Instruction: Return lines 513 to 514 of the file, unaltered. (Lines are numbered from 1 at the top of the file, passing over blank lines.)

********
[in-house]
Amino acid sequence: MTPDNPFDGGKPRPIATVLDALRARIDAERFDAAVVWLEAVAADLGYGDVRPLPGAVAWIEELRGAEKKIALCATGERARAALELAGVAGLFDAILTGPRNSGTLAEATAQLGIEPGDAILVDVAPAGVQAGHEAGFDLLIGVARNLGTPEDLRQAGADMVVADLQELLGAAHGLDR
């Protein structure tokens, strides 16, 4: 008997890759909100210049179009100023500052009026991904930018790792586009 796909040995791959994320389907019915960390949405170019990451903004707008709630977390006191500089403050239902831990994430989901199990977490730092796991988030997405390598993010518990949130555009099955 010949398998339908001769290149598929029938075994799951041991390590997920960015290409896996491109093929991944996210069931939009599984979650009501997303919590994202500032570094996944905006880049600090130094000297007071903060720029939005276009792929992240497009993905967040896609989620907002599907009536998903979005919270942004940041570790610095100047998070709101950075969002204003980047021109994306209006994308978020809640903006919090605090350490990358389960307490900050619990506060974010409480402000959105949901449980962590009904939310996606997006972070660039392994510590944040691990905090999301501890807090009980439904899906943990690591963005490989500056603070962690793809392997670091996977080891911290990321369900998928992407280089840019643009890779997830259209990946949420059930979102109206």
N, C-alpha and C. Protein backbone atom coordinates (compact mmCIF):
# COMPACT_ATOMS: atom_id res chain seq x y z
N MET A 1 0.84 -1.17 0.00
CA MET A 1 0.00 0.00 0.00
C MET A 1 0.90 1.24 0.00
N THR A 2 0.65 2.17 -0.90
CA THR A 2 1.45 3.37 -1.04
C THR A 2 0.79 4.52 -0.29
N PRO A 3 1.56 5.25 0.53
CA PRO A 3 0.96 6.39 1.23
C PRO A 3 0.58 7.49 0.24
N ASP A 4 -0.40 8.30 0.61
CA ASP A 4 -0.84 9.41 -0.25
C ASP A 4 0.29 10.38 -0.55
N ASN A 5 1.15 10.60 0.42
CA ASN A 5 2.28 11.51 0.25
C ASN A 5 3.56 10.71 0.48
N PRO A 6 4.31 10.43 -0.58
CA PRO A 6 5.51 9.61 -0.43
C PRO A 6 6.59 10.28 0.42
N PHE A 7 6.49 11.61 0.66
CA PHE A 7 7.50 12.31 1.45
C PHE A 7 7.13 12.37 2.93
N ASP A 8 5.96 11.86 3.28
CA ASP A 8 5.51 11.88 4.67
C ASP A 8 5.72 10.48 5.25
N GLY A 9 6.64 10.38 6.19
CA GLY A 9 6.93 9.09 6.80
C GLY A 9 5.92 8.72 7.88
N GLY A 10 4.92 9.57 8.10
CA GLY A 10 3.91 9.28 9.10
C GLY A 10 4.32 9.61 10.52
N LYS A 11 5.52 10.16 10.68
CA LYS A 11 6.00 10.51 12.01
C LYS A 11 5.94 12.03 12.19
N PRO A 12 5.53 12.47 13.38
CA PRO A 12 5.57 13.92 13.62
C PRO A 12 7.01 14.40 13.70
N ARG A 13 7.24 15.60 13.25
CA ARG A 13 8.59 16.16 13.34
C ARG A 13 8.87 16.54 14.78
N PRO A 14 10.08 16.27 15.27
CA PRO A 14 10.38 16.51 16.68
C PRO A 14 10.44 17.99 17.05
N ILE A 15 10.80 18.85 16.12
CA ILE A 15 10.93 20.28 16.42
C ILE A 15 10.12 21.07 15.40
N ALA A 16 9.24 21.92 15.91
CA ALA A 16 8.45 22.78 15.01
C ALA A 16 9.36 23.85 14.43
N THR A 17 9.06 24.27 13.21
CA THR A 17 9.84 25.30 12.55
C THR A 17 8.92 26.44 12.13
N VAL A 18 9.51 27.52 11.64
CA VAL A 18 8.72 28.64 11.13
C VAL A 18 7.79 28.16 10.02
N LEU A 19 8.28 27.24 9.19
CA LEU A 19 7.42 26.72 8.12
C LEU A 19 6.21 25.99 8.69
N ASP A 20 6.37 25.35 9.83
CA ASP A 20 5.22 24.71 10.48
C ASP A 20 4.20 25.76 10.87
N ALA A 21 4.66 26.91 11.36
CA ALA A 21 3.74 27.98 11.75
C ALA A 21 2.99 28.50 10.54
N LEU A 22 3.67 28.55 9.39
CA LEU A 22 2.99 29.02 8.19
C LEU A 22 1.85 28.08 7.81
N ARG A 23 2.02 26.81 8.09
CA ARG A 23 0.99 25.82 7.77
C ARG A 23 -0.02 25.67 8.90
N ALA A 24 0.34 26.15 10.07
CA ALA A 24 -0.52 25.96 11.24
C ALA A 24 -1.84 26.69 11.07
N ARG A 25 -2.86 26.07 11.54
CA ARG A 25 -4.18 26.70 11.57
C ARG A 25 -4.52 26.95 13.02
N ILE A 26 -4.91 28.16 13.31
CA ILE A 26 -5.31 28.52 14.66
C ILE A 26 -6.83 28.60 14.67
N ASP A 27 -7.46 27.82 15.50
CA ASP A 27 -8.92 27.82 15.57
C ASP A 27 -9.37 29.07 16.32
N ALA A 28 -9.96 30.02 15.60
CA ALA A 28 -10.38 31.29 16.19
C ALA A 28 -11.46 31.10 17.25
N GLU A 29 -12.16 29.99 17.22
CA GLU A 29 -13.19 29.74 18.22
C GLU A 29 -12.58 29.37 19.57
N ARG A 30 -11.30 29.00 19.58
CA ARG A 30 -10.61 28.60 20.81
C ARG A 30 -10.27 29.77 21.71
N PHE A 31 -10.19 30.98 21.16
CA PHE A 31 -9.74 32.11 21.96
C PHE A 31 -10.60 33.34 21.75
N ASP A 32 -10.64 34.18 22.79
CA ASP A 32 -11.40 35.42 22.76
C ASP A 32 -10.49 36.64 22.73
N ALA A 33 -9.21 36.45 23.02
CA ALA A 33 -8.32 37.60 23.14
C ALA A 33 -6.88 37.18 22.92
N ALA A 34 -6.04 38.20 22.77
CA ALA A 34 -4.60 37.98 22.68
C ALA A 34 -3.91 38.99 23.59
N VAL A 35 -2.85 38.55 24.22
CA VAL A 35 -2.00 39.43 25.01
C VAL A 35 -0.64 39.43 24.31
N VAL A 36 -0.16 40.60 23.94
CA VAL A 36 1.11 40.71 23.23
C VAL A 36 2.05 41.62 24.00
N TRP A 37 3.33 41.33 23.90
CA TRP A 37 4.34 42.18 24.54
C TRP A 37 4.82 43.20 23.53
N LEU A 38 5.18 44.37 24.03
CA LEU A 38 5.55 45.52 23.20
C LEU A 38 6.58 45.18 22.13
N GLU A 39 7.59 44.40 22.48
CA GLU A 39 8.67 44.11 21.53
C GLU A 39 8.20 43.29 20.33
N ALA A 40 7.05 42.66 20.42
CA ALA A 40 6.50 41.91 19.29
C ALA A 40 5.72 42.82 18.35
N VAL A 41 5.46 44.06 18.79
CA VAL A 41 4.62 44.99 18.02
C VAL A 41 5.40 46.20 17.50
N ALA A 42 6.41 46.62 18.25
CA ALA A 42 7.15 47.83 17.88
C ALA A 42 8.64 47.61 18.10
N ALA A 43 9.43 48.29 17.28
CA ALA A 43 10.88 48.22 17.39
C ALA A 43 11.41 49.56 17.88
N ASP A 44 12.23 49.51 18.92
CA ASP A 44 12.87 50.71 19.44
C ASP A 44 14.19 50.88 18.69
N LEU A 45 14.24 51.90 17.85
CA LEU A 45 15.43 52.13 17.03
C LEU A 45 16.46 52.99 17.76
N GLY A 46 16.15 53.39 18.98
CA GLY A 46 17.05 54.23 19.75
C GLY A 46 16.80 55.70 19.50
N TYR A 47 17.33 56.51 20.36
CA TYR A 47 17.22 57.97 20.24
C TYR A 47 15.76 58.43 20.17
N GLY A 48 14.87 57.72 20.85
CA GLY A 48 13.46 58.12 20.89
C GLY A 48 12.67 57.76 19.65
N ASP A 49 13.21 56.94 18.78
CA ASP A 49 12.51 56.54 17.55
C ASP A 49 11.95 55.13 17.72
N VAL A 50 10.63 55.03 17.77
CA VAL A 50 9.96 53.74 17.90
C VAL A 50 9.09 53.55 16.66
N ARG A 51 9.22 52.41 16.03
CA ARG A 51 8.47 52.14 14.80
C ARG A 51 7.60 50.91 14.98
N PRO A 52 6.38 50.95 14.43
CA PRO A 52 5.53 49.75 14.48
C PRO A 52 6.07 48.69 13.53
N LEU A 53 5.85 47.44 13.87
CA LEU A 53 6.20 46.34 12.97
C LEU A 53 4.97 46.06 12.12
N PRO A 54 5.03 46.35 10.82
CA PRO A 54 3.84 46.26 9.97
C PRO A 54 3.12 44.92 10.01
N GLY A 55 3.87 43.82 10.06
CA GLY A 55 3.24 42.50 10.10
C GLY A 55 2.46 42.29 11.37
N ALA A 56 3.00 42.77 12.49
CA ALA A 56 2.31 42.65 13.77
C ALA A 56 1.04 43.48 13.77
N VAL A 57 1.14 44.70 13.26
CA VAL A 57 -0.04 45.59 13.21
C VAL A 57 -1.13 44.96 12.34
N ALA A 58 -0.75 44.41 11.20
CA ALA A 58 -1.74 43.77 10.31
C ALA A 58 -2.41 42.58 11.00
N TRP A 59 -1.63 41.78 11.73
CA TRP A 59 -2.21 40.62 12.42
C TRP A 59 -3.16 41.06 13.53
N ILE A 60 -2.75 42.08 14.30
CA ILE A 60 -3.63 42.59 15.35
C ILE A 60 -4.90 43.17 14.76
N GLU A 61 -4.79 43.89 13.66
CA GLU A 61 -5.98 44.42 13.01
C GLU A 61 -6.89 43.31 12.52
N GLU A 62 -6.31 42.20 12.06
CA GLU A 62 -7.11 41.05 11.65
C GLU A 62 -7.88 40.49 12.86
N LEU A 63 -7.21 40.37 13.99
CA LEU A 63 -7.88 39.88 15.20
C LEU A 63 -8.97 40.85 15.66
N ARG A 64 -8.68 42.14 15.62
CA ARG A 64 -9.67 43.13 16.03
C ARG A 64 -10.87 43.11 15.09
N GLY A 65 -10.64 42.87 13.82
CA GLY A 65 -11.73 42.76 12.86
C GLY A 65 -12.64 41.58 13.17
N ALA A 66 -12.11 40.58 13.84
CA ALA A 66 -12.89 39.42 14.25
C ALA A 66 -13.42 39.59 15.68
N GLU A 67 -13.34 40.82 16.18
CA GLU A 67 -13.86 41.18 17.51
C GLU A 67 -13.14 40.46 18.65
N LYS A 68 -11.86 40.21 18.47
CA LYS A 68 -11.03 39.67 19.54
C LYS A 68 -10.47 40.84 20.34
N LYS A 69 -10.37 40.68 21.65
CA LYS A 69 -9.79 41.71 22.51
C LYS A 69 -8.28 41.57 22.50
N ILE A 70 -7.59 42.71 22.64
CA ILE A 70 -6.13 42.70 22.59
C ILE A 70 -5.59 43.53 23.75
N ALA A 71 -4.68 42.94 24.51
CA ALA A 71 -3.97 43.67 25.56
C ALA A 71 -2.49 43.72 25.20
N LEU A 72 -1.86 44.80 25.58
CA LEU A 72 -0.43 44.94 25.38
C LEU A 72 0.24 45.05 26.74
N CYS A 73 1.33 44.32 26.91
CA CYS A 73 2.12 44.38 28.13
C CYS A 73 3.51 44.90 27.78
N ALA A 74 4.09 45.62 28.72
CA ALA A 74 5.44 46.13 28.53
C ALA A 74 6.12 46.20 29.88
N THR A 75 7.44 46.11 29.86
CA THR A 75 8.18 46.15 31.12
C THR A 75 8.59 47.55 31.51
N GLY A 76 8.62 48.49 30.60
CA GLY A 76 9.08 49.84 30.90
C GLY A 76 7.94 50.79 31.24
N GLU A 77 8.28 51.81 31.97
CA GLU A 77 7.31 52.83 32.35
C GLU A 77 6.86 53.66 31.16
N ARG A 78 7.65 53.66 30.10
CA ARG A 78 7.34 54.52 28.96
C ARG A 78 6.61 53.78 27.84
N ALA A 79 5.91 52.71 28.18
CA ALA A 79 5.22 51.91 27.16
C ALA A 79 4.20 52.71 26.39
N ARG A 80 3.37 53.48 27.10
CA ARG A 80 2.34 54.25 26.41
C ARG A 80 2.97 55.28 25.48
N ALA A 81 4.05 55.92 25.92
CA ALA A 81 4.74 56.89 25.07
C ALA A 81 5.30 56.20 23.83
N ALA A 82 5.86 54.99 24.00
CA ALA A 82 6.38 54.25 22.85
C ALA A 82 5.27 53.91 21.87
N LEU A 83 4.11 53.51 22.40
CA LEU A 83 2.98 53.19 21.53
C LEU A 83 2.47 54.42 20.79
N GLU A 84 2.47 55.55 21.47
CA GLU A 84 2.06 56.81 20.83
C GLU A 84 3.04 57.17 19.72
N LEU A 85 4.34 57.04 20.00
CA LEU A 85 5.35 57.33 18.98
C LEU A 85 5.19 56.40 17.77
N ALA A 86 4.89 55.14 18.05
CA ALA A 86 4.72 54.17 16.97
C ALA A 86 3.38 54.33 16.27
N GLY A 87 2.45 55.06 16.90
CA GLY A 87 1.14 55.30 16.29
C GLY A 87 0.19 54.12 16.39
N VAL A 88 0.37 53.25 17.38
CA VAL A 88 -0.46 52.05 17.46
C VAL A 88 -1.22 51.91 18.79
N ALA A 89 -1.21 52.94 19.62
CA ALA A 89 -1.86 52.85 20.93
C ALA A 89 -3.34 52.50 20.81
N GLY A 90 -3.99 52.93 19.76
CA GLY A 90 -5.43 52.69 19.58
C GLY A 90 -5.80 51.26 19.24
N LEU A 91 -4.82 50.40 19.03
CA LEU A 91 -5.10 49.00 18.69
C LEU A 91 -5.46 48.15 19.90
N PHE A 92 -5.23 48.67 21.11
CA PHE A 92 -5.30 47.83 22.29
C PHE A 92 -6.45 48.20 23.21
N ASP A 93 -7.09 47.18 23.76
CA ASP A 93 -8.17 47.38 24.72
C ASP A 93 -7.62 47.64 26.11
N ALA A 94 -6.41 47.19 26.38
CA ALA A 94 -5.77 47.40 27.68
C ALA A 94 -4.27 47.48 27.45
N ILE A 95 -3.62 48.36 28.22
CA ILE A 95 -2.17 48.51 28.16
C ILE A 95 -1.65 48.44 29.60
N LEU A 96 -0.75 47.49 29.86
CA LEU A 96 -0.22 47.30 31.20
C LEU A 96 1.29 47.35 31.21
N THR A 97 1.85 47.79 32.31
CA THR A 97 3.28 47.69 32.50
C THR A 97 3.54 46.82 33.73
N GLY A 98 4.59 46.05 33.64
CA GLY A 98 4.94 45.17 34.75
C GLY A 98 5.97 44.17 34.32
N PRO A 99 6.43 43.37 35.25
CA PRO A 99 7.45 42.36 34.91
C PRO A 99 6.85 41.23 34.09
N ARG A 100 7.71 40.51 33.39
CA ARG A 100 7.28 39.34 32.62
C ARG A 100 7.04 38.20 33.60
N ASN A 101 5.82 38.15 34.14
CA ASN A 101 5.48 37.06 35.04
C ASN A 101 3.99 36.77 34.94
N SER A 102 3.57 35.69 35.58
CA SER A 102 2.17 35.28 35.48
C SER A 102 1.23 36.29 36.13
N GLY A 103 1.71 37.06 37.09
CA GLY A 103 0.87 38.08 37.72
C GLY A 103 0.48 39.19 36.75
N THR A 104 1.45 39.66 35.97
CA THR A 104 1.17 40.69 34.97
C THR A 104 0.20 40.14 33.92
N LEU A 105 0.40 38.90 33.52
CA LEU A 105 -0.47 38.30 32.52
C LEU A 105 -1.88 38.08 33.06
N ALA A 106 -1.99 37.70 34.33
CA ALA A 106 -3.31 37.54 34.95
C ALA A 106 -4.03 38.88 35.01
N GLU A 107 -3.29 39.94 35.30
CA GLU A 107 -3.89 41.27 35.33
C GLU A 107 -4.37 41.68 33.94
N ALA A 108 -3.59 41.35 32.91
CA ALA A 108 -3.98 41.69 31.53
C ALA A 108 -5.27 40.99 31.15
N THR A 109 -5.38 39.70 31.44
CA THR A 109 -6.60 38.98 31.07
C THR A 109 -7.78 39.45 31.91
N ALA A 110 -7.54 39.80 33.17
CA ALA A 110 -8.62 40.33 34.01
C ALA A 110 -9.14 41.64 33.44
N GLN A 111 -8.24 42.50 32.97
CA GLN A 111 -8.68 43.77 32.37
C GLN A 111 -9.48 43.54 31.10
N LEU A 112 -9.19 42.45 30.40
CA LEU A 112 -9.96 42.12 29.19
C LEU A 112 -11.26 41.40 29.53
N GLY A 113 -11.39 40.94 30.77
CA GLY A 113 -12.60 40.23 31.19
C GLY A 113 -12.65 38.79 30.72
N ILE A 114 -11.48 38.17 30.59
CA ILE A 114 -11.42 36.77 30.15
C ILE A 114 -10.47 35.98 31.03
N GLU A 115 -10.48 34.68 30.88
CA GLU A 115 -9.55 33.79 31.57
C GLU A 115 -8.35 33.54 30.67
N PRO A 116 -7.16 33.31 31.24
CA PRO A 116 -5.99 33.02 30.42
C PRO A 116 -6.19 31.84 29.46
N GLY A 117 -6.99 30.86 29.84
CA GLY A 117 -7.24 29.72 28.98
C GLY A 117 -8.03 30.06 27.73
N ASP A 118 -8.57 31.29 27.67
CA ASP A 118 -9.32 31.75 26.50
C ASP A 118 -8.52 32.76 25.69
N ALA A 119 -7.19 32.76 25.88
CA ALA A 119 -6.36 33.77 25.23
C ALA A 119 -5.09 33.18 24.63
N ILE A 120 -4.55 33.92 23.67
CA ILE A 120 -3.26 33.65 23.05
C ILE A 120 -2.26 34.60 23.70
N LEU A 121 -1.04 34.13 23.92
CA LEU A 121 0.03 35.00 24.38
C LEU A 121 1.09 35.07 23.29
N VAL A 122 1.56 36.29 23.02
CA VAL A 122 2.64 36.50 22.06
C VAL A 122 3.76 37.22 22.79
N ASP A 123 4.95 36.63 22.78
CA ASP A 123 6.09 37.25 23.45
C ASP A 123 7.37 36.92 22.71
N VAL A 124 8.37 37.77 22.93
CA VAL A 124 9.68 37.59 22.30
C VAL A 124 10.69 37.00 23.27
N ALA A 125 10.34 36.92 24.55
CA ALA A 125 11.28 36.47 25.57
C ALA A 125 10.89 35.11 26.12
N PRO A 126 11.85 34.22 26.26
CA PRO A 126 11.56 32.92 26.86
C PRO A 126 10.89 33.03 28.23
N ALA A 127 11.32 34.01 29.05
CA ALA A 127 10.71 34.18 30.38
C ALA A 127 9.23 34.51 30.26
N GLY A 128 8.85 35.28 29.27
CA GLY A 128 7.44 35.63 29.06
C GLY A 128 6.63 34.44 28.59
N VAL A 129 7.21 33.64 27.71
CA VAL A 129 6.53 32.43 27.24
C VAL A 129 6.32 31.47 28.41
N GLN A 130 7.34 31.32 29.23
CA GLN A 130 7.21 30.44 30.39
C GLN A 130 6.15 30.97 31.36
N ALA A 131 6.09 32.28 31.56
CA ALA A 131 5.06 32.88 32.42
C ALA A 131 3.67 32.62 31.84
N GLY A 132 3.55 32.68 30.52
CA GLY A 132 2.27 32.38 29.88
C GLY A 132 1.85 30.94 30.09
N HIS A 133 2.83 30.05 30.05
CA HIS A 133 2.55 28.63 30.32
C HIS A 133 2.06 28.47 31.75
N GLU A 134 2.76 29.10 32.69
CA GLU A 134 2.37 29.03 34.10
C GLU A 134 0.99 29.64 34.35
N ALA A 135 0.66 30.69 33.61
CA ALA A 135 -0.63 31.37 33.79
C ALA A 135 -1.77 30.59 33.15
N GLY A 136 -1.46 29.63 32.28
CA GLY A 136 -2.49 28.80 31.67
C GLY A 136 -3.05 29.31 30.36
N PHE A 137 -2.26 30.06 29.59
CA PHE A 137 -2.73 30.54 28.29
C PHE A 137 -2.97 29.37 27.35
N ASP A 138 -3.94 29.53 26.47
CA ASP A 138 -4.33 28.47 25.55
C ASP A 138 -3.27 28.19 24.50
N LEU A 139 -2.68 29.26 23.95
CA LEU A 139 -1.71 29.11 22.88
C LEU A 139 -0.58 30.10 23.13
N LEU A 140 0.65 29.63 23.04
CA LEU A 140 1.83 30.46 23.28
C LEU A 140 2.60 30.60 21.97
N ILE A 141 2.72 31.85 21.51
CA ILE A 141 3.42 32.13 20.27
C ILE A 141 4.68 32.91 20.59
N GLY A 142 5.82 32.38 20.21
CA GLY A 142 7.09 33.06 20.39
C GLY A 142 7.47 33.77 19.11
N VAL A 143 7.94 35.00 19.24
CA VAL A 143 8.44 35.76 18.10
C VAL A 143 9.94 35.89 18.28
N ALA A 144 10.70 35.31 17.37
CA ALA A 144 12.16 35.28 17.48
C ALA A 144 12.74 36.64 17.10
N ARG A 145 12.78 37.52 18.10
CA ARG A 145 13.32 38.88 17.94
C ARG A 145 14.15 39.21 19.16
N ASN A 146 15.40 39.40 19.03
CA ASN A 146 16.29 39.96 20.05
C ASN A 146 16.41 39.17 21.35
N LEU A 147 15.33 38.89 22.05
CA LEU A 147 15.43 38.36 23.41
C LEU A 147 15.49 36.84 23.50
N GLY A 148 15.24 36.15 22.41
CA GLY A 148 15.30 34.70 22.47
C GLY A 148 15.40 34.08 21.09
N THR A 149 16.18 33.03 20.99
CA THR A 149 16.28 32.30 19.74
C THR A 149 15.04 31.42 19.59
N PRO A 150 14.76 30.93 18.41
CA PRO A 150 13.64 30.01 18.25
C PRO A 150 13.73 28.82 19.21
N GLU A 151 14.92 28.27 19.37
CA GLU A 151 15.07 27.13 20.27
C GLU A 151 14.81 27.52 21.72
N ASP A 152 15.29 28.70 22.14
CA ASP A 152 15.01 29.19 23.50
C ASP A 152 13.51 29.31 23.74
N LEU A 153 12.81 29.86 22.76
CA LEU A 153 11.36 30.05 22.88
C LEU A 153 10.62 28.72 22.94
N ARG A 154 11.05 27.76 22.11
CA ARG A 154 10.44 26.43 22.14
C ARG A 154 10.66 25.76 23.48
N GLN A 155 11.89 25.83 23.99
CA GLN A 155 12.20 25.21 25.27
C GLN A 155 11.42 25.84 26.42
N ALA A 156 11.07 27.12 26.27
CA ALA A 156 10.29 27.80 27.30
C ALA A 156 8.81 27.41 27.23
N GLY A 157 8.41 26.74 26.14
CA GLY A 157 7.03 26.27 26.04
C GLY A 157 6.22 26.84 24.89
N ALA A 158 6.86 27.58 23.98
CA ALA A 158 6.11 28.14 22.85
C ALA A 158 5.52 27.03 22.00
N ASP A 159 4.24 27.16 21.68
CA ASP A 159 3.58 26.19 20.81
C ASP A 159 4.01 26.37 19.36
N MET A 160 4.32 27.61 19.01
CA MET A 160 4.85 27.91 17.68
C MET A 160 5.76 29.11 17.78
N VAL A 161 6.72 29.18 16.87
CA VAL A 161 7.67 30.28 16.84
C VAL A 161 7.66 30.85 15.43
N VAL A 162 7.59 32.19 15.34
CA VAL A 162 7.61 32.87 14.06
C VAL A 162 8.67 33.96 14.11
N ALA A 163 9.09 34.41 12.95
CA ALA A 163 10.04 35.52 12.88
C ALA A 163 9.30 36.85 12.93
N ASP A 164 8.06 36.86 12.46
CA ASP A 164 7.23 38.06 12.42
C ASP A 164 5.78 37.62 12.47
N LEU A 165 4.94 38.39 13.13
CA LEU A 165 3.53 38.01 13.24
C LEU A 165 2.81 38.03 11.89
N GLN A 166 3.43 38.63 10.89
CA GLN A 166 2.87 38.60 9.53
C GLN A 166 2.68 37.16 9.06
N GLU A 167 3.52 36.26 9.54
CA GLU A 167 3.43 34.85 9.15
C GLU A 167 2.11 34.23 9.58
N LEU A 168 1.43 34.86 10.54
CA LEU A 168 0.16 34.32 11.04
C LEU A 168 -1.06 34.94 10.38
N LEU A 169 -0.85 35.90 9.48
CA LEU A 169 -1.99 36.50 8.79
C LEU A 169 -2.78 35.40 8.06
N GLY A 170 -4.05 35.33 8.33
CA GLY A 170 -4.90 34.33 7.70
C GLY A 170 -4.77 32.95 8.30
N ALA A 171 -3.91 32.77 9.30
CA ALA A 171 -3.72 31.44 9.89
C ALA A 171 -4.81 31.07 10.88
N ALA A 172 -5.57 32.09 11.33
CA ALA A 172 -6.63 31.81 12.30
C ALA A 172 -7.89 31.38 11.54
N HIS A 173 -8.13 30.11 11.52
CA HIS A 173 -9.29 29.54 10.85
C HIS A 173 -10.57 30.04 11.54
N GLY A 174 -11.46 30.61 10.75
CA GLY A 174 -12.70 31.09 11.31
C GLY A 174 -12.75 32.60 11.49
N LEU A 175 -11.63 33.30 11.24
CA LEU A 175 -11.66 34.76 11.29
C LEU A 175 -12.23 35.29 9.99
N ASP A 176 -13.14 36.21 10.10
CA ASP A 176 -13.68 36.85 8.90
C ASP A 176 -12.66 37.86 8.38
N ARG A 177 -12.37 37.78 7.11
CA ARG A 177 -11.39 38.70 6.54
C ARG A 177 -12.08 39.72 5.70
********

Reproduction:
N GLY A 170 -4.05 35.33 8.33
CA GLY A 170 -4.90 34.33 7.70